When I was in middle school I went to overnight camp in Where Christ Lost his Shoe, Wisconsin. There were probably at least thirty bugs for each person, the lake water was just simply not blue, and my hair still strives to overcome the intense frizz it experienced that summer to this day. Needless to say, I quickly learned that I am not a person who belongs in the outdoors.
For most of my life, I didn’t know there was more to Wisconsin than rural farmlands and campgrounds. But, within just two weeks of living in Madison, I’ve discovered that it is a delightful little nugget of an anomaly of a city within the state and the Midwest region.
While the state of Wisconsin is rapidly losing its population of promising, bright millennials, Madison enjoys the opposite trend.
According to inc.com, “[Madison is] Top 5 in software publishing job concentration and developer salaries while still being 2 percent below the national average for cost of living. Madison has the highest concentration of Millennial talent in the country.”
Young professionals flock to Madison. And, in less of a month of living here, it has come clear why that is.
Of course being the state capitol and having a Big Ten university at its heart naturally causes a city to become more diverse, progressive and welcoming to young adults. However, what really causes Madison to thrive is a feature that every Midwest city has the capability of, and perhaps Madison will be the first in a line of many to come.
Madison is both Midwestern and a city. That may sound anticlimactic. What about Chicago? What about Saint Louis? Aren’t they Midwestern cities? While they are located in the Midwest and have large populations most cities in this region are one or the other: Midwestern or cities. Madison is the only city that is both.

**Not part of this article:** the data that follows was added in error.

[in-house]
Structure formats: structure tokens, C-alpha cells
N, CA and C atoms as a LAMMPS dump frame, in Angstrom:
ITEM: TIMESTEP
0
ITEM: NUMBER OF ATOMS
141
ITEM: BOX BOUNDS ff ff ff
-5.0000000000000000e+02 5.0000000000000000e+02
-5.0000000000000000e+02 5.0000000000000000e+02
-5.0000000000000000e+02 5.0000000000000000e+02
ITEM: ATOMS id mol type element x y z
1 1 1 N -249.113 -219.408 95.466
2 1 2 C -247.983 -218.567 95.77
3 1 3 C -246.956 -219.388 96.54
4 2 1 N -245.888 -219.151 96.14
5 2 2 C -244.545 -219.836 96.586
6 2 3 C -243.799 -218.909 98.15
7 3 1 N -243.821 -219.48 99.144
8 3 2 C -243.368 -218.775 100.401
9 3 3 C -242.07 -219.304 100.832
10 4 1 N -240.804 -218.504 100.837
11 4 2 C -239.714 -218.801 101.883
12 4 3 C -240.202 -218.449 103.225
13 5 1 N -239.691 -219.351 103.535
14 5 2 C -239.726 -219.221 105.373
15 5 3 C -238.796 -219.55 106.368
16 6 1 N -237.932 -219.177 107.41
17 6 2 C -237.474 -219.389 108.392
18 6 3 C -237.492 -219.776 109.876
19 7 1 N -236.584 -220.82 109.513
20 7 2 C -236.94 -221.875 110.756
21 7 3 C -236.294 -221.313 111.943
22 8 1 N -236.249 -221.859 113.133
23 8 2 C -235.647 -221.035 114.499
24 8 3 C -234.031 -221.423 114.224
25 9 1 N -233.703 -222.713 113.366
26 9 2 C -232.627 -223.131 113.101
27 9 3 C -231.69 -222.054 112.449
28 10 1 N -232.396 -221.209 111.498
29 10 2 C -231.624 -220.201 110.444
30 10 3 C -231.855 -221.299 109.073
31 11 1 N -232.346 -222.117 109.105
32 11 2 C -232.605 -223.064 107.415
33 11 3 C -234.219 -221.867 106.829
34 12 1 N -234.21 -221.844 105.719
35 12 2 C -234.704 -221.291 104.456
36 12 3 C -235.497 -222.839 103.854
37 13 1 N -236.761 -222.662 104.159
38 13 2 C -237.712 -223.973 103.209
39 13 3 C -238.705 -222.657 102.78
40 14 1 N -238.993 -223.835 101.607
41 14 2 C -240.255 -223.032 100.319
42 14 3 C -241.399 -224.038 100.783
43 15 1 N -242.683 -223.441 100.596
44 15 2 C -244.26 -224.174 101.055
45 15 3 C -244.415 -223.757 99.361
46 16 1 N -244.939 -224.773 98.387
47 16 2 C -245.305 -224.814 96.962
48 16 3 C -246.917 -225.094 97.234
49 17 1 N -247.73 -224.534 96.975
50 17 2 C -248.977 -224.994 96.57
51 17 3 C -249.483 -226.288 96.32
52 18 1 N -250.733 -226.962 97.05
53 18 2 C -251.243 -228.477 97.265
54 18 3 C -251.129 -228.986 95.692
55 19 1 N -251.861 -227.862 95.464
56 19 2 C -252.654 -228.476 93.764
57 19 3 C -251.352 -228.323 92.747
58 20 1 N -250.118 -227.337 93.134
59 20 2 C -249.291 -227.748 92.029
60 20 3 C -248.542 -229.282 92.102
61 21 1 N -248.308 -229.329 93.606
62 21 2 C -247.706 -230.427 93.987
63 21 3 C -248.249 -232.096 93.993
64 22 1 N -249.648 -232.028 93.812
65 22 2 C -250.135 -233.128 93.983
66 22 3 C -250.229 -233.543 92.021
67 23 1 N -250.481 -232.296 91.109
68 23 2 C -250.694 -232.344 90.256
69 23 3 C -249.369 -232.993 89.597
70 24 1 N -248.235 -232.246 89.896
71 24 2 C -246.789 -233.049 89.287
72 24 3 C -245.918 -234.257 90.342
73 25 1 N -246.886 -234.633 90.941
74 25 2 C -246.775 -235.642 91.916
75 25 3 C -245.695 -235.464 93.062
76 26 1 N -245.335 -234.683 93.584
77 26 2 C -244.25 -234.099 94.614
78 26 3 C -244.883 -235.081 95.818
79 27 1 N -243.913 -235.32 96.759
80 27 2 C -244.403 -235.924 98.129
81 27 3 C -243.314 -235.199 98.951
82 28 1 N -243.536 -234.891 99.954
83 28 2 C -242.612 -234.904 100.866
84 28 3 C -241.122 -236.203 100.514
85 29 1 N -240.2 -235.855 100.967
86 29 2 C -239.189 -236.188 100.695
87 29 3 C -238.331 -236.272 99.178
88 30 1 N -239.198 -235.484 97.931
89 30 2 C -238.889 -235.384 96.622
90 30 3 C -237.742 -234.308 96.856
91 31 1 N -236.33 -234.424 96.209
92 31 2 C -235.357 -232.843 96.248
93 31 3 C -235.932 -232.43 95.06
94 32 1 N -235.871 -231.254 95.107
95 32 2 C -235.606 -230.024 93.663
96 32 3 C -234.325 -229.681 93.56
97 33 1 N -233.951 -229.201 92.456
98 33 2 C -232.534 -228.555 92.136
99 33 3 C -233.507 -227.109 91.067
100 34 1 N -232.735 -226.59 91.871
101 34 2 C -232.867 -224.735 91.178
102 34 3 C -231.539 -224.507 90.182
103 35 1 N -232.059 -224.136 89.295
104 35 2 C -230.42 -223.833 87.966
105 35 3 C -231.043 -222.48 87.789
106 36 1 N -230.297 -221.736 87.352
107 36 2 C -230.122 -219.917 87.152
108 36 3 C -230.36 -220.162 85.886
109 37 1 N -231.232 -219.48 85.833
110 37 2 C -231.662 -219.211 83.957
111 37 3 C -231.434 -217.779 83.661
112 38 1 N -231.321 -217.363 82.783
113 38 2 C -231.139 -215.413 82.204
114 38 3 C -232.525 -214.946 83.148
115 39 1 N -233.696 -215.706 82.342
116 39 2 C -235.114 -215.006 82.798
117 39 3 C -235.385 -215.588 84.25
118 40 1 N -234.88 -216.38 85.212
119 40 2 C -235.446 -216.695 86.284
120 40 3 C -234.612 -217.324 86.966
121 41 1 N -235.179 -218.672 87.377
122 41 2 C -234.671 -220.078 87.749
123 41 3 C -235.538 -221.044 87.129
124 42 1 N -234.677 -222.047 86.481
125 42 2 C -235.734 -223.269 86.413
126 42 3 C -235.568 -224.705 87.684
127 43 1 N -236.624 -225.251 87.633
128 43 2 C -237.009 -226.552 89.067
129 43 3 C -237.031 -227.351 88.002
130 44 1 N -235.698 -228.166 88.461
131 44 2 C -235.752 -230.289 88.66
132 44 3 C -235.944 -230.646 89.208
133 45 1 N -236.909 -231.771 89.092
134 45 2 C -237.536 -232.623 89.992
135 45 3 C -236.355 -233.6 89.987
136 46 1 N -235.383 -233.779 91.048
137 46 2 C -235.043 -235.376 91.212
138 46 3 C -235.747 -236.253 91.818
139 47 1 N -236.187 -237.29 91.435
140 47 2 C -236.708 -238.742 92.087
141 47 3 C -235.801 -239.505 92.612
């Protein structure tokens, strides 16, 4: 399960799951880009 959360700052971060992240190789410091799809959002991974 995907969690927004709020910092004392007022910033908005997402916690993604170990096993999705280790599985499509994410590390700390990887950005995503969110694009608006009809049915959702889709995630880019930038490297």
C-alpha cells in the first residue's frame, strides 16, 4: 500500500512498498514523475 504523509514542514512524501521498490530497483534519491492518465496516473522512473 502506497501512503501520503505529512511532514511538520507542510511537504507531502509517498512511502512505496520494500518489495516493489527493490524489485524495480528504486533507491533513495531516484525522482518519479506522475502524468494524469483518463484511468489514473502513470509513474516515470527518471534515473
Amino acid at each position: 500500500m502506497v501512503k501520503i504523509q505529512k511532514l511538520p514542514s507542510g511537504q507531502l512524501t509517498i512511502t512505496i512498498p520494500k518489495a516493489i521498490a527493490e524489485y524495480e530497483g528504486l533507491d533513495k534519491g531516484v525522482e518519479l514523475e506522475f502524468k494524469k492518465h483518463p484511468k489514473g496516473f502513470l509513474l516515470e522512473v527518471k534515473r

Former Madison Mayor discusses bike infrastructure, alternative transportation in urban planningFormer Madison Mayor Dave Cieslewicz delivered a lecture Monday about bike planning and alternative transportation in urban environments. Shannon Kim, an Read…
Chicago is a microcosm in and of itself. It has its own unique culture. Deep dish pizza, Second City, Michigan Avenue. All specifically Chicago things, not Midwestern. And, Saint Louis doesn’t even try to be Midwestern. Between its barbecue inspired food and country music, it seems to be trying awfully hard to be southern instead.
But Madison is truly both. Madison is quintessentially Midwestern with kindly, hospitable people who cheer on strangers in the Iron Man and thank the bus driver at the end of each ride. Yet, there are also bustling streets, residents of every ethnicity and Madison is never a day behind on the happenings of the nation.
Oshkosh, Spring Green, Kenosha — take a page from Madison. These cities have the hospitality and Midwestern charm to a tee, but the cultural makeup, ideologies, industry and even architecture may be a little bit old school.
Milwaukee and other cities in Wisconsin “ … have world-class institutions and remarkable natural resources, however, the reluctance to prioritize modern transportation, education, and a new sustainable economy has pushed many people in to choose other places to call home. In fact, we are the 10th most moved-from state in America.”
Wisconsin can do so much better and Madison is living proof. Why can’t La Crosse be a tech hub? Why can’t Green Bay open up some modern art museums for Packers fans to get cultured during away games? Why can’t Stevens Point have bustling streets with people of every race, skyscrapers and trendy restaurants?
Wisconsin cities have the resources — they just need to rethink the way they allocate them. If Madison can bring all kinds of people together and create a fast-paced, forward-moving, affordable city, so can the other cities in Wisconsin. They just need to get creative.
Dana Munro ([email protected]) is a junior majoring in theatre and drama.